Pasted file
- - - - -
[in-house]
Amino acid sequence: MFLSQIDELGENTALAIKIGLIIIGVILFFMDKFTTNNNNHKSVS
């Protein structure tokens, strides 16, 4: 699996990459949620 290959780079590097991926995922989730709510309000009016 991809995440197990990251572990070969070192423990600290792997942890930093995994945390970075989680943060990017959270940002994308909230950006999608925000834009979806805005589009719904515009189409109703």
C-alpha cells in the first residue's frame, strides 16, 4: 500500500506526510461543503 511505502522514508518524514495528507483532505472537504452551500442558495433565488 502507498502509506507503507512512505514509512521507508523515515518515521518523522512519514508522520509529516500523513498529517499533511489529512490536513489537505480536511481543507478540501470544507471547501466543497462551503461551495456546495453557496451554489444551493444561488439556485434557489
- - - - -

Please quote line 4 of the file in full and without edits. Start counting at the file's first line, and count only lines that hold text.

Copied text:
C-alpha cells in the first residue's frame, strides 16, 4: 500500500506526510461543503 511505502522514508518524514495528507483532505472537504452551500442558495433565488 502507498502509506507503507512512505514509512521507508523515515518515521518523522512519514508522520509529516500523513498529517499533511489529512490536513489537505480536511481543507478540501470544507471547501466543497462551503461551495456546495453557496451554489444551493444561488439556485434557489